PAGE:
Mass Save is ready to align its mission with new state law requiring greenhouse gas emissions in 2030 to be at least 50% less than 1990 emissions, and for Massachusetts to achieve net zero carbon emissions d ‘by 2050.
Utilities leaders said Monday, speaking to the Senate Committee on Global Warming and Climate Change, that the changes would amount to “a major pivot and expansion” in their energy efficiency agenda, but senators said that the last three-year plan for the mass The safeguard program is not ambitious enough.
The increased focus by Mass Save, an initiative sponsored by the state’s natural gas and electricity utilities and energy efficiency service providers, on reducing emissions is a direct result of the Law on the climate that Governor Charlie Baker signed in March. Energy and Environmental Affairs Secretary Kathleen Theoharides in July introduced a statewide target to reduce 504,000 metric tonnes of carbon dioxide equivalent emissions from power companies and 341 000 tonnes of carbon dioxide equivalent emissions from gas companies over the three-year period from 2022 to 2024.
While traditional energy efficiency measures such as weatherization will remain at the heart of the Mass Save program, representatives of the National Grid program administrators and Eversource said electrification is a fundamental tenet of the program’s 2022-2024 three-year plan. , which was submitted to the ministry. utility earlier this month.
“The [program administrators] recognize the importance of decarbonizing the building sector, and this plan represents a necessary and measurable shift towards electrification and moving away from traditional fossil-fuel based heating and cooling measures, âthe utilities wrote. are managing Mass Save with funding from Massachusetts utility customers in the “PAs will execute this change in a measured and data-driven manner to ensure they continue to meet legal requirements to achieve all Profitable economies that benefit customers and provide opportunities for customers to engage in energy efficiency. “
Energy officials have said that in order to cut emissions quickly enough to comply with the new net-zero climate law, the state will need to renovate around one million homes over the next decade, or around 100,000 households each year. Fewer than 500 households actually made this change in 2020 and the plan that Mass Save administrators presented to senators on Monday would still fall short of that goal.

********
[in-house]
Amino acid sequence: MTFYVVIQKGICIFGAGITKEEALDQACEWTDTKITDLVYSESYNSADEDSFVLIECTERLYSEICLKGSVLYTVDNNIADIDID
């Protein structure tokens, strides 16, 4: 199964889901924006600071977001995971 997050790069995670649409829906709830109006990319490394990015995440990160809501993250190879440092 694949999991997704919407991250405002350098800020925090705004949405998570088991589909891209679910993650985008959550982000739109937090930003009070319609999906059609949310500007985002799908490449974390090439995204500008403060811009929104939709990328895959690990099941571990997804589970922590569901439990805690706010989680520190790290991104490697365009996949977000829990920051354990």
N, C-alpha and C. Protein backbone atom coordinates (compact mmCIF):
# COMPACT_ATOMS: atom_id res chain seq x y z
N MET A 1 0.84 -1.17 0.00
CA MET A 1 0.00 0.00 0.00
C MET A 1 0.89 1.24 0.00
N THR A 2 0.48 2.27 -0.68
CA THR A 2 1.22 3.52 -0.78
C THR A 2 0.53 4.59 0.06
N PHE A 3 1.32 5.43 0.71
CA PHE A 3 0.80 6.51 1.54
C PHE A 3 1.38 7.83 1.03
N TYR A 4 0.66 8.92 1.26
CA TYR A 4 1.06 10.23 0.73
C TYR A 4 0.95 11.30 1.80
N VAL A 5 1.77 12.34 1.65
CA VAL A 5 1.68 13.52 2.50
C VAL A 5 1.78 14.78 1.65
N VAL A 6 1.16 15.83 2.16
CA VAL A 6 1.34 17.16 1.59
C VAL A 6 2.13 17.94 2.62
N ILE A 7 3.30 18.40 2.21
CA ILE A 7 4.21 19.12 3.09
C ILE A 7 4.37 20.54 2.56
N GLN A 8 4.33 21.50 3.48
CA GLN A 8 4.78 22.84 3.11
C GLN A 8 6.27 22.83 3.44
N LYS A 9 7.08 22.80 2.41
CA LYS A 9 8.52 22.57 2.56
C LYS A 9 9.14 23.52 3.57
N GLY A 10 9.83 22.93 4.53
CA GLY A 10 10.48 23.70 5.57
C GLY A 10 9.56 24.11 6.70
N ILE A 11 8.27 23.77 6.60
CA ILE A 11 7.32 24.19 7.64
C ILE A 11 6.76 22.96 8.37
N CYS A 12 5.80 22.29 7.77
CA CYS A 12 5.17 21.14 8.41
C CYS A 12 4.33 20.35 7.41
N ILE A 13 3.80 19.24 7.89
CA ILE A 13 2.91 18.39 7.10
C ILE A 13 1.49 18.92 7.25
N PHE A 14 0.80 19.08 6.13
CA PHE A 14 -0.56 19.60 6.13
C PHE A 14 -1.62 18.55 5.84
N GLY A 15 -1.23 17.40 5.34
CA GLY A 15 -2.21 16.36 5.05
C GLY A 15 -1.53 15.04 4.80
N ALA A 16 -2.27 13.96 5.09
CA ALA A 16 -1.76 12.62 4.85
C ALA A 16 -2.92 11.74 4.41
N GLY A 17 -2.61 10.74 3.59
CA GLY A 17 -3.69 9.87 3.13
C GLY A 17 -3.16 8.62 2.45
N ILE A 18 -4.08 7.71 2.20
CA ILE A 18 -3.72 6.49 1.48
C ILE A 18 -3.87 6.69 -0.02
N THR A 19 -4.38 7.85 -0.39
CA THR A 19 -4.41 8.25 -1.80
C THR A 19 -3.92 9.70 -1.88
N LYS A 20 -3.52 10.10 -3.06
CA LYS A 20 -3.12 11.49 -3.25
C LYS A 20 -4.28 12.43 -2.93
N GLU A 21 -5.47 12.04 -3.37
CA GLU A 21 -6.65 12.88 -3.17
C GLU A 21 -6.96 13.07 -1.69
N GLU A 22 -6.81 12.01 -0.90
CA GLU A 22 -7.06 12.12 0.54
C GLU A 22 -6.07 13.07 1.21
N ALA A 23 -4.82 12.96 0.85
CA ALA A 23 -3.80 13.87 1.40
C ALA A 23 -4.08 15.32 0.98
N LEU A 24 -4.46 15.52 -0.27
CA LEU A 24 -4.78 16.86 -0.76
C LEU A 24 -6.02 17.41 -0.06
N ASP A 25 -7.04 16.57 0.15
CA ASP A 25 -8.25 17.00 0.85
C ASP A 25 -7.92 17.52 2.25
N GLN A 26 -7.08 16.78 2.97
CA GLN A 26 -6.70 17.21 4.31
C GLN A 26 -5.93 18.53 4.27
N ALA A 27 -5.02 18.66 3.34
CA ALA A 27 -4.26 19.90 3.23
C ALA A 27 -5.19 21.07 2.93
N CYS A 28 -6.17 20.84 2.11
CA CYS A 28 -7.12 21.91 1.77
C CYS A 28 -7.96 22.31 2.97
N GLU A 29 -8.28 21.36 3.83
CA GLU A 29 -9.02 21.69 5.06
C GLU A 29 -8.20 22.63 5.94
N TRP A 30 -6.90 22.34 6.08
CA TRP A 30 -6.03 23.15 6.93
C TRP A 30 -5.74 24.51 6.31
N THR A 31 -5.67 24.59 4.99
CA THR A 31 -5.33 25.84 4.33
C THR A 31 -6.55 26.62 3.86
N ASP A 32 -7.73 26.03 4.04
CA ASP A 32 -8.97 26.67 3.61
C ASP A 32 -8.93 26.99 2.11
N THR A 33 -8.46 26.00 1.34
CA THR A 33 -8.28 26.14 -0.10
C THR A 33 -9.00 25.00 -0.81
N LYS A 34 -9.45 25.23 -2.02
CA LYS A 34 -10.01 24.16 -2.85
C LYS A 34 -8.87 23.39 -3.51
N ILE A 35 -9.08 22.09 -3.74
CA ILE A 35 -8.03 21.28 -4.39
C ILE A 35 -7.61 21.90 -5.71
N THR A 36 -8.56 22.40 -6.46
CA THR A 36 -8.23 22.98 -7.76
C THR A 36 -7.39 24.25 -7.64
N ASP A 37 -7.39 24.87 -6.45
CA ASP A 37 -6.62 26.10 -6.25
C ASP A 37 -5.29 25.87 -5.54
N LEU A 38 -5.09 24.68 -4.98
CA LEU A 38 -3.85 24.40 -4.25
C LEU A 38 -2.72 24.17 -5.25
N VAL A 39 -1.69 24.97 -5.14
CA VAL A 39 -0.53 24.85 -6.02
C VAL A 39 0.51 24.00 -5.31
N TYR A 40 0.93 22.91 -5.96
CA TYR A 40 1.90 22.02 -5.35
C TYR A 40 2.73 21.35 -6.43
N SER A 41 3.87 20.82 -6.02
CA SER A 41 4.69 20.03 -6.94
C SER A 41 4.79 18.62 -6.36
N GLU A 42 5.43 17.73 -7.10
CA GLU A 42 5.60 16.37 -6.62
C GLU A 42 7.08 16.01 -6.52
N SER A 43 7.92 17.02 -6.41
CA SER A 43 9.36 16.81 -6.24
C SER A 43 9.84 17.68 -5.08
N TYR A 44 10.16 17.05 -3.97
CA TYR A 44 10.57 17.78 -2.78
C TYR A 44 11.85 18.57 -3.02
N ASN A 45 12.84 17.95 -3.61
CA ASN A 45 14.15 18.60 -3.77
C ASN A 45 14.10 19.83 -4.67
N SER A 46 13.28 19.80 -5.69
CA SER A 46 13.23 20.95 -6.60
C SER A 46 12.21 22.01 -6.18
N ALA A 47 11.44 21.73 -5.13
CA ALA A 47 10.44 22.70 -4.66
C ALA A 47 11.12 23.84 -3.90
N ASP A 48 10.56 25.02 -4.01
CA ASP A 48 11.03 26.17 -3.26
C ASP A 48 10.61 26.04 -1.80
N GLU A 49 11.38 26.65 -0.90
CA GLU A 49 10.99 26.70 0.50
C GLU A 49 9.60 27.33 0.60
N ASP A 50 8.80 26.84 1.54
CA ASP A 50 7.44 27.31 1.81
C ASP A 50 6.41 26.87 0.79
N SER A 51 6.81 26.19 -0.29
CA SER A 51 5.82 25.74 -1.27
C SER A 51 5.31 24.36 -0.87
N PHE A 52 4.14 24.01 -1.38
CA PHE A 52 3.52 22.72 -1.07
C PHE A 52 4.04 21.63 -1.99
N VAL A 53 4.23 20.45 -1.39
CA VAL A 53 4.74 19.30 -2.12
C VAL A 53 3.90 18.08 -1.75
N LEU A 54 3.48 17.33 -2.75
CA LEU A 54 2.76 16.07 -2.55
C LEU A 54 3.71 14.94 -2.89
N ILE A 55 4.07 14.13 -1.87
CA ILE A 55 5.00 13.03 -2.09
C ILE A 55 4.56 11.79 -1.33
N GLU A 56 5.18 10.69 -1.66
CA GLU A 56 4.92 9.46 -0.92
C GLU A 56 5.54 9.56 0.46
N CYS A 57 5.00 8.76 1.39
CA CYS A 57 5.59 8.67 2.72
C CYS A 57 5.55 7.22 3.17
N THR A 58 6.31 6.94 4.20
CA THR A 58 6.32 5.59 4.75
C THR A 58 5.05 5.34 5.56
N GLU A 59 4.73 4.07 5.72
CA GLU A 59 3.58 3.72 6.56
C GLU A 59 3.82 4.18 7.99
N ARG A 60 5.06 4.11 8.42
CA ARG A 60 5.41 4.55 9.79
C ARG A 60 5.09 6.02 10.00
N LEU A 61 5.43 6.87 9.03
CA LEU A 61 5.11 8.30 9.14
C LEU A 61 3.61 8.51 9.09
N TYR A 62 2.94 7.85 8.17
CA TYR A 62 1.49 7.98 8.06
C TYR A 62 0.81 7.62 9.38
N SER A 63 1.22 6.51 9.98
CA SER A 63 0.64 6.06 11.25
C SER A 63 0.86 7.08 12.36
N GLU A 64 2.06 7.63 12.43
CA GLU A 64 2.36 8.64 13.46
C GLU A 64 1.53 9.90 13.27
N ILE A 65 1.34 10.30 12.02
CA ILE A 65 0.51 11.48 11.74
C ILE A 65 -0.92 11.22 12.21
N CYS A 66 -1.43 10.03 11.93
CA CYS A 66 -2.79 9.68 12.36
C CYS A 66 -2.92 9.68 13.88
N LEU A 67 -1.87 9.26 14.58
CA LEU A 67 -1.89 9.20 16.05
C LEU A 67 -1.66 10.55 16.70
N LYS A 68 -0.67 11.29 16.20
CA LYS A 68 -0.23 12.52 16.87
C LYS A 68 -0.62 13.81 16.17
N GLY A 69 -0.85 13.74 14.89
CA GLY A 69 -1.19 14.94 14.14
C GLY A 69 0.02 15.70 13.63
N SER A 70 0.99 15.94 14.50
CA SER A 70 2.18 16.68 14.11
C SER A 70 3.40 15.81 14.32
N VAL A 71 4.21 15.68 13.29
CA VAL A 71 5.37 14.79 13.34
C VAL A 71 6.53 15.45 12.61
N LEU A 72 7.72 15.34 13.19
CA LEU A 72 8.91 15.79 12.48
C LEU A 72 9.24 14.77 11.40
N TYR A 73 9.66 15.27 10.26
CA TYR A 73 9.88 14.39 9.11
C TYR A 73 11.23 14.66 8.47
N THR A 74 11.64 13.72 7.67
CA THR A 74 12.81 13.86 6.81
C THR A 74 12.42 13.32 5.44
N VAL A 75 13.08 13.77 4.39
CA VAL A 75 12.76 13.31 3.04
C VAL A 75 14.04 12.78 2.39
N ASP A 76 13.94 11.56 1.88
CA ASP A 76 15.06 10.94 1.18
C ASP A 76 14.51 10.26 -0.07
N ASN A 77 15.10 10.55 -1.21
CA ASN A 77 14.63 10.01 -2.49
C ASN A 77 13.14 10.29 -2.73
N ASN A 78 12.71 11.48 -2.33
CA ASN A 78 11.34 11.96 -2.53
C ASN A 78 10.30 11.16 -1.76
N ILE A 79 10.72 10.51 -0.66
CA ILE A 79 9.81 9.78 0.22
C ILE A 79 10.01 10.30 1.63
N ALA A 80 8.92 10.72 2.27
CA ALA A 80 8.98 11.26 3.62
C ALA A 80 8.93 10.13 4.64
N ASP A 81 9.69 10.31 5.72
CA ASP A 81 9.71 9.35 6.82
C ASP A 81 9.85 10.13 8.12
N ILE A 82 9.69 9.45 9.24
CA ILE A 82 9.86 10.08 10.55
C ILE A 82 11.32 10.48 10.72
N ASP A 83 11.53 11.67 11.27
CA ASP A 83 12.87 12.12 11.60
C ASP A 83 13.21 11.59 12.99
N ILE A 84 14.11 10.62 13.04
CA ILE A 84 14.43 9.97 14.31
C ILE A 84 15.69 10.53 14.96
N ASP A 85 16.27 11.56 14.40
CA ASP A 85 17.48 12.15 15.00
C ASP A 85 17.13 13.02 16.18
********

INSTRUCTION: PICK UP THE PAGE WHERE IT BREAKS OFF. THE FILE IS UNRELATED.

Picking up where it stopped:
The senses. Cynthia Creem and Marc Pacheco each raised concerns over Mass Save’s decision to retain incentives for people who switch from a fossil-fueled heating source to a more efficient fossil-fuel-based source, arguing that this defeats the goal of adopting electric heat sources.
âThat doesn’t point us towards the goal in terms of decarbonization. We end up subsidizing a fossil fuel system, now you’re talking about another 10 years in this house, at a minimum, where we have a new HVAC system or a heating system. subsidized heating to do the exact opposite of our end goal, and that is to move to a statewide system without fossil fuels, âsaid Pacheco.
Christopher Porter, who heads energy efficiency strategy planning and policy for National Grid, told senators that electrification will be a process and that the three-year plan that DPU is expected to vote on by February represents the first stage.
âWe believe the plan puts the Commonwealth on a path to achieving mandatory reductions by 2030 and ultimately net zero by 2050. If you look at the specific number of residential heat pump conversions we are proposing, we don’t those three years have hit that turnaround rate, âPorter said, referring to the rough goal of 100,000 conversions per year. But what the plan does is align emissions targets with the state and launch a “very deliberate and thoughtful market transformation effort that will really put the Massachusetts market in place for sustainable growth at. long term of electrification “.
Part of that plan to educate people about electrification is to make people more comfortable with the idea that something that traditionally ran on gas would be powered by electricity instead. To do this, the administrators of Mass Save are offering incentives to get people to switch from gasoline lawn equipment to electric models.
âYou may not have a customer who is ready for an air source heat pump or who is ready for an electric vehicle, but who demonstrates the benefits of electrification through the incentive purchase of another form of equipment that has traditionally been fueled by gasoline which can now be electrified, we believe, is just another tool in our toolkit to help spark customer engagement and awareness around the benefits of electrification in general, âPorter said.